Description : In this revised edition of his seminal book on race, class, and the criminal justice system, Marc Mauer, executive director of one of the United States' leading criminal justice reform organizations, offers the most up-to-date look available at three decades of prison expansion in America.Including newly written material on recent developments under the Bush administration and updated statistics, graphs, and charts throughout, the book tells the tragic story of runaway growth in the number of prisons and jails and the overreliance on imprisonment to stem problems of economic and social development. Called ''sober and nuanced'' by Publishers Weekly, Race to Incarcerate documents the enormous financial and human toll of the ''get tough'' movement, and argues for more humane - and productive - alternatives.
Description : The criminal justice system has driven a wedge between black men and their children. African American men are involved in the criminal justice system, whether through incarceration, probation, or parole, at near epidemic levels. At the same time, the criminal justice system has made little or no institutional efforts to maintain or support continuing relationships between these men and their families. Consequently, African American families are harmed by this in countless ways, from the psychological, physical, and material suffering experienced by the men themselves, to losses felt by their mates, children, and extended family members. The volume opens with an introduction and brief review by R. Robin Miller, Sandra Lee Browning, and Lisa M. Spruance, outlining the impacts of incarceration on the African American family. Brad Tripp, explores changes in family relationships and the identity of incarcerated African American fathers. Mary Balthazar and Lula King discuss the loss of the protective effect of marital and nonmarital relationships and its impact on incarcerated African American men, and the implications for African American men and those who work with them in the helping professions. Theresa Clark explores the relationship between visits by family and friends and the nature of inmate behavior. In a research note, Olga Grinstead, Bonnie Faigeles, Carrie Bancroft, and Barry Zack investigate the actual costs families incur to maintain contact with family members, be it emotional, social, or financial. Patricia E. O'Connor uses data from sociolinguistic interviews of male inmates from a maximum security prison to study how some of these men manage to continue to fulfill the fatherhood role long-distance. In a concluding chapter, Sandra Lee Browning, Robin Miller, and Lisa Spruance focus on actions of the criminal justice system that undermine the black family, on reasons that black male inmate fathers are studied so rarely, and discuss the role restorative justice may play. This insightful volume fills a void in the literature on the role of African American men in the functioning of families. It will be of interest to students of African American studies, social workers, and policy makers.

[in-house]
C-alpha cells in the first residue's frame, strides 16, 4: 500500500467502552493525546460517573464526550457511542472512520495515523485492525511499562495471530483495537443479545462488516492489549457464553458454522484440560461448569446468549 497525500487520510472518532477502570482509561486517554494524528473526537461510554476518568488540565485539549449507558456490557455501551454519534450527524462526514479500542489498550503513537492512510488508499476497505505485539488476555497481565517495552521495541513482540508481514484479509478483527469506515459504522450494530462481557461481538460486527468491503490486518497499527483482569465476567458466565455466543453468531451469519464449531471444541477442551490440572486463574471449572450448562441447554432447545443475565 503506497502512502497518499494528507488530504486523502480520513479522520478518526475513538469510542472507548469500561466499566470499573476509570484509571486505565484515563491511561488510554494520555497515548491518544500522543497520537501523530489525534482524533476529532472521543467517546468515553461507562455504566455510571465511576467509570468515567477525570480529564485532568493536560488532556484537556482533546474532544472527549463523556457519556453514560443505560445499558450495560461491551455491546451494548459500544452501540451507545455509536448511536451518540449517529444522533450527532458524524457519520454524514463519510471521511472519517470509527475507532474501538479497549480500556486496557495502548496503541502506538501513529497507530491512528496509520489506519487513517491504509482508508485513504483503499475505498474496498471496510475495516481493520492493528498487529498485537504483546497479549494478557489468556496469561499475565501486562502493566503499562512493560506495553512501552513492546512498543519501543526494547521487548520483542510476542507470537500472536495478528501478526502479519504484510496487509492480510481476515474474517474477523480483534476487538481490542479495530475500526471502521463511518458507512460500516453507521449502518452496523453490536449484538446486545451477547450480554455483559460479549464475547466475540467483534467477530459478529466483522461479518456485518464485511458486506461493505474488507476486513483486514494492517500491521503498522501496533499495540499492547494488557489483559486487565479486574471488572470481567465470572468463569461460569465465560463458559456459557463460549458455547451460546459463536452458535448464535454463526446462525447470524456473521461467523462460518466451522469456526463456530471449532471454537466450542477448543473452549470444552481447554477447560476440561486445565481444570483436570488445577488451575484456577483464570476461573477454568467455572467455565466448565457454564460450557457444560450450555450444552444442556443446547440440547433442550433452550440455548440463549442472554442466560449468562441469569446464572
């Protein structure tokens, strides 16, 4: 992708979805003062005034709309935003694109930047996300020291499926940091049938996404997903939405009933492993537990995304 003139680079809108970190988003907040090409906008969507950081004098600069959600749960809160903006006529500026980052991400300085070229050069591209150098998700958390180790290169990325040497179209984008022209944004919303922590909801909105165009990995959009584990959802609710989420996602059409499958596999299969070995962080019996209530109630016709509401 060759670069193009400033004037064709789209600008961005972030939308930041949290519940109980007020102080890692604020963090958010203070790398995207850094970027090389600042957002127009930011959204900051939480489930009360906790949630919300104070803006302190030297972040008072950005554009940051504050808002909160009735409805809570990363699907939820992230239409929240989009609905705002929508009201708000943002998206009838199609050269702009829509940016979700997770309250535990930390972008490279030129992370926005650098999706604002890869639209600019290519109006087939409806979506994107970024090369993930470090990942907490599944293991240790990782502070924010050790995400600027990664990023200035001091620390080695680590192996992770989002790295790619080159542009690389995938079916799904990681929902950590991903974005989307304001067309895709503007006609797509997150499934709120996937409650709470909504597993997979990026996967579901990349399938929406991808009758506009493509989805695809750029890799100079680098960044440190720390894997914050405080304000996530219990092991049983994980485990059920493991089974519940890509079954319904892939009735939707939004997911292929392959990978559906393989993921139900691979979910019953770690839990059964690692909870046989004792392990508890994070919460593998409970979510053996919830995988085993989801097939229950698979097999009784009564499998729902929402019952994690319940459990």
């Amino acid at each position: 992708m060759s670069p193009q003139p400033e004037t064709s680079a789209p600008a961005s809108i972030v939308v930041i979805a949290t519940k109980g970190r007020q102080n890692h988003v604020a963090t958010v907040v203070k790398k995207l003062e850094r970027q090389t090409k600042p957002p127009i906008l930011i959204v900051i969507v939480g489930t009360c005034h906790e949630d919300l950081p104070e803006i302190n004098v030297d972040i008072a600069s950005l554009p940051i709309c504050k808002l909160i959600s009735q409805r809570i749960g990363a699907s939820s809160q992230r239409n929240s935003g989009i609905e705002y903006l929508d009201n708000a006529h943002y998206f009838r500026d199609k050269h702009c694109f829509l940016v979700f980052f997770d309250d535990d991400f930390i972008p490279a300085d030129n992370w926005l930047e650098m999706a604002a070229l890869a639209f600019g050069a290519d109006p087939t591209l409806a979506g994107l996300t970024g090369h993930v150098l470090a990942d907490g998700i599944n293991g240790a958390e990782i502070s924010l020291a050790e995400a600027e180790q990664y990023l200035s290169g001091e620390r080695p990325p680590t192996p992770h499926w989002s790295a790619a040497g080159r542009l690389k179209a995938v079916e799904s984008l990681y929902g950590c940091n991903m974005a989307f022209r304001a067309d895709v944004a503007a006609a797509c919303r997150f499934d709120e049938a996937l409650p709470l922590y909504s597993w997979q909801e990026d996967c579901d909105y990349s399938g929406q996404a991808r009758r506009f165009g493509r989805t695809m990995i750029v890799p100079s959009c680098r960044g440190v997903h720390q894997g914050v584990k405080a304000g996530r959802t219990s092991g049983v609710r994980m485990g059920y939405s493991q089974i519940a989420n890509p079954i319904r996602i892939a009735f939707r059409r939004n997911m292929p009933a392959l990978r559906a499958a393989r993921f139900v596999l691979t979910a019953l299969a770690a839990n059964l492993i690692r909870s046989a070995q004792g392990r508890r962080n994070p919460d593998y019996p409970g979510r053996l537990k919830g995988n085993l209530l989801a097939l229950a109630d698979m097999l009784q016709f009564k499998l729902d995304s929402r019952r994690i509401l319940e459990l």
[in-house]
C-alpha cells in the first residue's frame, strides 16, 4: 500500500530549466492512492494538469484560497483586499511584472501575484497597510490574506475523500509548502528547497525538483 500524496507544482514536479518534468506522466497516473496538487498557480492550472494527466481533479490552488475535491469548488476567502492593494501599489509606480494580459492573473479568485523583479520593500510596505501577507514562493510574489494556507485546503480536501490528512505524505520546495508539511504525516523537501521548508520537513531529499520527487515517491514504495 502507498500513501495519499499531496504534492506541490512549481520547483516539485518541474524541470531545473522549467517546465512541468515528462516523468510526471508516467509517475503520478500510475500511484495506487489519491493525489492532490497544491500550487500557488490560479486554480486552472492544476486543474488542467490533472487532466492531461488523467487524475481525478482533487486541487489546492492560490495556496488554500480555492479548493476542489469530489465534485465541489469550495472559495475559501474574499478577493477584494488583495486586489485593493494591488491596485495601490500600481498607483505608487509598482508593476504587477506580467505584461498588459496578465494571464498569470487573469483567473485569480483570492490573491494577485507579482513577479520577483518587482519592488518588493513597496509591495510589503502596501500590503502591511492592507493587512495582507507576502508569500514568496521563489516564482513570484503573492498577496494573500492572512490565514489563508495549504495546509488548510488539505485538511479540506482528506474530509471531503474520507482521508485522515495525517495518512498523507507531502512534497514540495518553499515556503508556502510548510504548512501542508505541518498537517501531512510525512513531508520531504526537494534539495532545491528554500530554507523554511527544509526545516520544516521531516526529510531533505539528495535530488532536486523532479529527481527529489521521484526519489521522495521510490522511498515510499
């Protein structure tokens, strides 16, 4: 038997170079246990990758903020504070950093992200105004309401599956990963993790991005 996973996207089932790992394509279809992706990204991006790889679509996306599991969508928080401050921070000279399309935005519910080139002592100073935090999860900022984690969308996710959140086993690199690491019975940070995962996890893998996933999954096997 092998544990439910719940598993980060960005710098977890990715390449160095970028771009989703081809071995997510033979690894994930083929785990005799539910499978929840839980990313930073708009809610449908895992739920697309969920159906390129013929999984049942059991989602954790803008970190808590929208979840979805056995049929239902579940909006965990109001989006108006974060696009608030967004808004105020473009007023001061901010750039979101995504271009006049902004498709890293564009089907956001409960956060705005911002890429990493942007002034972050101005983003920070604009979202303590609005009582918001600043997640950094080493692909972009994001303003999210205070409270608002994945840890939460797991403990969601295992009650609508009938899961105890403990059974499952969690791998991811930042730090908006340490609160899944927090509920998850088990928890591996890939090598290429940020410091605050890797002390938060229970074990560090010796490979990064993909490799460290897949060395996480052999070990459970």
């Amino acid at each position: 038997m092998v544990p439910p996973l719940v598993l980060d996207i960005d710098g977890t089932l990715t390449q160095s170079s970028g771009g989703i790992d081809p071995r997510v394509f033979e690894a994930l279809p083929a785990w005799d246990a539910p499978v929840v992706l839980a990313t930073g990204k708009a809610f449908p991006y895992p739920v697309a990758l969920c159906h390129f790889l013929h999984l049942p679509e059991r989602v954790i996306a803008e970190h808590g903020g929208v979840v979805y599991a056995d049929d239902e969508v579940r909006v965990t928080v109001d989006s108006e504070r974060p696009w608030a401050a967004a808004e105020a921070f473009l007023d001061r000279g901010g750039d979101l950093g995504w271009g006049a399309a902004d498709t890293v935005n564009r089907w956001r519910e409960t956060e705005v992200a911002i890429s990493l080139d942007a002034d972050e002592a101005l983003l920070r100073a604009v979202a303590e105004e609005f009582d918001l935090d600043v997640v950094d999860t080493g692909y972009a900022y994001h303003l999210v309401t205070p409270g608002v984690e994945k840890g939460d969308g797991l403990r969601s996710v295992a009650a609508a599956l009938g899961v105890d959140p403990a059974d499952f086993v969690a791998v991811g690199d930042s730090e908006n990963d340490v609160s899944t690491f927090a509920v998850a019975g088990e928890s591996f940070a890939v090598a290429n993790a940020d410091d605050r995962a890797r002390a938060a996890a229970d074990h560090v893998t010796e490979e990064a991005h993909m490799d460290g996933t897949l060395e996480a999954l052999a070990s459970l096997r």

Description : This three volume reference set offers a comprehensive look at the roles race and ethnicity play in society and in our daily lives. General readers, students, and scholars alike will appreciate the informative coverage of intergroup relations in the United States and the comparative examination of race and ethnicity worldwide. These volumes offer a foundation to understanding as well as researching racial and ethnic diversity from a multidisciplinary perspective. Over a hundred racial and ethnic groups are described, with additional thematic essays offering insight into broad topics that cut across group boundaries and which impact on society. The encyclopedia has alphabetically arranged author-signed essays with references to guide further reading. Numerous cross-references aid the reader to explore beyond specific entries, reflecting the interdependent nature of race and ethnicity operating in society. The text is supplemented by photographs, tables, figures and custom-designed maps to provide an engaging visual look at race and ethnicity. An easy-to-use statistical appendix offers the latest data with carefully selected historical comparisons to aid study and research in the area
Description : Why do American ghettos persist? Scholars and commentators often identify some factor—such as single motherhood, joblessness, or violent street crime—as the key to solving the problem and recommend policies accordingly. But, Tommie Shelby argues, these attempts to “fix” ghettos or “help” their poor inhabitants ignore fundamental questions of justice and fail to see the urban poor as moral agents responding to injustice. “Provocative...[Shelby] doesn’t lay out a jobs program or a housing initiative. Indeed, as he freely admits, he offers ‘no new political strategies or policy proposals.’ What he aims to do instead is both more abstract and more radical: to challenge the assumption, common to liberals and conservatives alike, that ghettos are ‘problems’ best addressed with narrowly targeted government programs or civic interventions. For Shelby, ghettos are something more troubling and less tractable: symptoms of the ‘systemic injustice’ of the United States. They represent not aberrant dysfunction but the natural workings of a deeply unfair scheme. The only real solution, in this way of thinking, is the ‘fundamental reform of the basic structure of our society.’” —James Ryerson, New York Times Book Review